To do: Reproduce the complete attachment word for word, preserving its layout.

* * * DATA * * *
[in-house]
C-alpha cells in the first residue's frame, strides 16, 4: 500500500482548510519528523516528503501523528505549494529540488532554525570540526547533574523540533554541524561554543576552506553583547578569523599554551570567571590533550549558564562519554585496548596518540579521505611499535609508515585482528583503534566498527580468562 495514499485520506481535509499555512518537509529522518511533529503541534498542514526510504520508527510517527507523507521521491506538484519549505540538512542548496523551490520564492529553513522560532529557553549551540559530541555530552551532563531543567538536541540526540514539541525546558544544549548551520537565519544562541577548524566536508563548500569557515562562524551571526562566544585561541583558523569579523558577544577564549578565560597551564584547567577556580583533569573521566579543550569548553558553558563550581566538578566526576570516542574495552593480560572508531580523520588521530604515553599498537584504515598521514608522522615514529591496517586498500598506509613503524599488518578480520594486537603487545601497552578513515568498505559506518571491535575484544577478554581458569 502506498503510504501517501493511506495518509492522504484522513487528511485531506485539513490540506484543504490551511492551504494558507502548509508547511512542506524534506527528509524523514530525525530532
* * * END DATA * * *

[in-house]
C-alpha cells in the first residue's frame, strides 16, 4: 500500500482548510519528523516528503501523528505549494529540488532554525570540526547533574523540533554541524561554543576552506553583547578569523599554551570567571590533550549558564562519554585496548596518540579521505611499535609508515585482528583503534566498527580468562 495514499485520506481535509499555512518537509529522518511533529503541534498542514526510504520508527510517527507523507521521491506538484519549505540538512542548496523551490520564492529553513522560532529557553549551540559530541555530552551532563531543567538536541540526540514539541525546558544544549548551520537565519544562541577548524566536508563548500569557515562562524551571526562566544585561541583558523569579523558577544577564549578565560597551564584547567577556580583533569573521566579543550569548553558553558563550581566538578566526576570516542574495552593480560572508531580523520588521530604515553599498537584504515598521514608522522615514529591496517586498500598506509613503524599488518578480520594486537603487545601497552578513515568498505559506518571491535575484544577478554581458569 502506498503510504501517501493511506495518509492522504484522513487528511485531506485539513490540506484543504490551511492551504494558507502548509508547511512542506524534506527528509524523514530525525530532